Emmitt Smith never mentioned his two final seasons in Arizona during his Hall of Fame induction speech. Jerry Rice tossed a small bone to the Raiders, but he apparently forgot his illustrious career ended in Seattle.
It’s a rare feat indeed when a star player steps up his game after leaving the team that drafted him. Even the greatest of the greats would rather not dwell on the time spent in their second or third NFL outpost.
One year ago, I wrote about roughly 20 notable veterans who had switched jerseys over the previous offseason. Knowing how these things usually go, I projected that just four would benefit from the new scenery, which turned out to be about right. Only Brett Favre, Kyle Orton, Nate Washington and Kellen Winslow measurably improved their fantasy production from the previous season. (Full disclosure: I pegged Orton, but predicted a “wash” for the other three.)
Meanwhile, the list of duds was exhaustive, including previous standouts such as Jay Cutler, Matt Cassel, Fred Taylor, Derrick Ward, Terrell Owens, Torry Holt, T.J. Houshmandzadeh and Tony Gonzalez.
We’ve witnessed an even greater shift in the fantasy landscape in 2010, with more than 30 noteworthy offensive veterans signing with new teams. To put that in perspective, that’s at least twice as many player moves as Brett Favre retirement announcements. We’re talking a lot of changes.
In our first pre-draft column of the season, let’s span the league to take stock of each of the significant offseason moves, broken down by the projected impact on each player’s fantasy value.MOVIN’ ON UP
Look for improved production from these five.Chester Taylor, RB, Bears.
No longer dismissed as “Adrian Peterson’s handcuff,” the multi-dimensional back is a nice fit for Mike Martz’s pass-happy scheme. If Matt Forte doesn’t get his mojo back quickly after a disastrous sophomore campaign, Taylor may not be a backup for long.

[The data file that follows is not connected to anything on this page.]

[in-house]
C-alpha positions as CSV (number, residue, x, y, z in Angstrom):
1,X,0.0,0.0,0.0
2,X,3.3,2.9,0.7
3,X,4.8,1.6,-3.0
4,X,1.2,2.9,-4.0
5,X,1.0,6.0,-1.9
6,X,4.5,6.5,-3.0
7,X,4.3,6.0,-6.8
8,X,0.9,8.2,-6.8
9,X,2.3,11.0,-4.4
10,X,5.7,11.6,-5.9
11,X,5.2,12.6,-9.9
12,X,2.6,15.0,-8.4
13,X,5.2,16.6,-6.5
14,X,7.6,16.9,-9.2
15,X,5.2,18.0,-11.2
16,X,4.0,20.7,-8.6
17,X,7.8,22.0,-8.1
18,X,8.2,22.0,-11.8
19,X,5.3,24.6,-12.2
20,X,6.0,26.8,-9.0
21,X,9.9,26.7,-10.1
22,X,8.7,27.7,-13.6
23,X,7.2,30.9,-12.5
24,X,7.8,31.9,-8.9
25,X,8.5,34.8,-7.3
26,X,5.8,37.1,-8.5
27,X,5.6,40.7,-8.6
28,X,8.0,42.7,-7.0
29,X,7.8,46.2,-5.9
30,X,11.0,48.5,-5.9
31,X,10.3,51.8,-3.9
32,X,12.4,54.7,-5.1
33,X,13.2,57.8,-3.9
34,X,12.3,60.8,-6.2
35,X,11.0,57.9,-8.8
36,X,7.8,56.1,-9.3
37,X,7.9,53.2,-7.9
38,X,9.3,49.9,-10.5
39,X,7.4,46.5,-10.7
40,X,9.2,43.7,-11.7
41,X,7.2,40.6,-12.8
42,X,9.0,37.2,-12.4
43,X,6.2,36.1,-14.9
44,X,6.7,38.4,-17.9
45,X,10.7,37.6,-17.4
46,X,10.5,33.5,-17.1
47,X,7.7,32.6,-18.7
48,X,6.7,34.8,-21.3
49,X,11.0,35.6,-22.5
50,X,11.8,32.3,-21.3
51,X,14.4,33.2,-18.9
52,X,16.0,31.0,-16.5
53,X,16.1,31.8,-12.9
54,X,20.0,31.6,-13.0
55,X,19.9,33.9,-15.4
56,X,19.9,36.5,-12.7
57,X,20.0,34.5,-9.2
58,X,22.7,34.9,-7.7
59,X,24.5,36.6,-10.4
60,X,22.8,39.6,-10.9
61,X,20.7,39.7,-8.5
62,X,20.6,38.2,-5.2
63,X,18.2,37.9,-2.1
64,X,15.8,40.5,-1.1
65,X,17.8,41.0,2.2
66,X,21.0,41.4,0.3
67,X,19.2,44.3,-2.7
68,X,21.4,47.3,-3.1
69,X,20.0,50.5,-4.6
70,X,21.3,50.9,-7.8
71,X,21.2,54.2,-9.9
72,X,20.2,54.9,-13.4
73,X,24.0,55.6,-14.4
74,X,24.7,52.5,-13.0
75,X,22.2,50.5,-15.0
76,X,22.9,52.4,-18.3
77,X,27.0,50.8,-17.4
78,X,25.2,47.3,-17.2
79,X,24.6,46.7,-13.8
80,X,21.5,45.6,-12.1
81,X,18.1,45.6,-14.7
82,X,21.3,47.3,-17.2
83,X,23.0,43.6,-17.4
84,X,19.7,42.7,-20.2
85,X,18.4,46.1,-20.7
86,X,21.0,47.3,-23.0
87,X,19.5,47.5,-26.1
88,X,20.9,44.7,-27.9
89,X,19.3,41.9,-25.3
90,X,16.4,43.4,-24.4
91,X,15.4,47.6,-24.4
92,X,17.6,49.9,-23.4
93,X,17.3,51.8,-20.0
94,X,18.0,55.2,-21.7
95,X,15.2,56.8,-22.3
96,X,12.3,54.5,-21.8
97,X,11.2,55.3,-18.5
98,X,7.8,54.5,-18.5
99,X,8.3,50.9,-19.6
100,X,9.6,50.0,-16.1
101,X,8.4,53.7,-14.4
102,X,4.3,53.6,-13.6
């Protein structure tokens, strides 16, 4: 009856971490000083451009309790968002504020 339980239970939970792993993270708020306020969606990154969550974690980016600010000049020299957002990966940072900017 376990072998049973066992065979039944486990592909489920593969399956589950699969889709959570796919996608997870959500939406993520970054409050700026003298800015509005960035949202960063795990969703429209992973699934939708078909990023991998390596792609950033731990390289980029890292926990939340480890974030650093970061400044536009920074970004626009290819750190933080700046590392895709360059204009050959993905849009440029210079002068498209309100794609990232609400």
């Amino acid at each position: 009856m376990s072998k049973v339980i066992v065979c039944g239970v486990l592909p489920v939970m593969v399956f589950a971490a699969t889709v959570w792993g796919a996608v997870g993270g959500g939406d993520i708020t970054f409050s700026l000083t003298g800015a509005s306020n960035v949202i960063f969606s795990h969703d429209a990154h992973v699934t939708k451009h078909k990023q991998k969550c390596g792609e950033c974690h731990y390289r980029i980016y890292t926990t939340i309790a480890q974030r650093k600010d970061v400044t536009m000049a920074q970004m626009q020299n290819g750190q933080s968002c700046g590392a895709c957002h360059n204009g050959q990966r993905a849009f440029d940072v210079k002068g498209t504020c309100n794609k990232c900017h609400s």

He gets a nod simply because he has a realistic opportunity to supplant, or at least poach carries from, the oft-injured Clinton Portis. Johnson managed just 581 yards, without a TD, for the Chiefs and Bengals last season. It won’t take much to beat that.Terrell Owens, WR, Bengals.
Will Carson Palmer propel T.O. back to elite status? No way. Should you get your popcorn ready anyway? You bet.Anquan Boldin, WR, Ravens.
Joe Flacco is no Kurt Warner, but Boldin won’t be competing for targets with a receiver of Larry Fitzgerald’s caliber, either. If he can just shake the injury bug, Boldin will be among Fantasyland’s best again.Shayne Graham, K, Ravens.
He should climb back up the rankings if Baltimore’s offense soars, as many expect.COMIN’ BACK DOWN
Don’t expect these players to match last year’s results.Donovan McNabb, QB, Washington.
His new receiving corps doesn’t hold a candle to the one he left behind in Philly. McNabb will have his moments, but you’ll like him better as your backup than your starter.Jason Campbell, QB, Raiders.
He passed for 3,618 yards, 20 TDs and 15 interceptions in Washington in 2009, yet Campbell rarely merited starting consideration. That’s likely to continue in Oakland, where his supporting cast simply has too many holes.LaDainian Tomlinson, RB, Jets.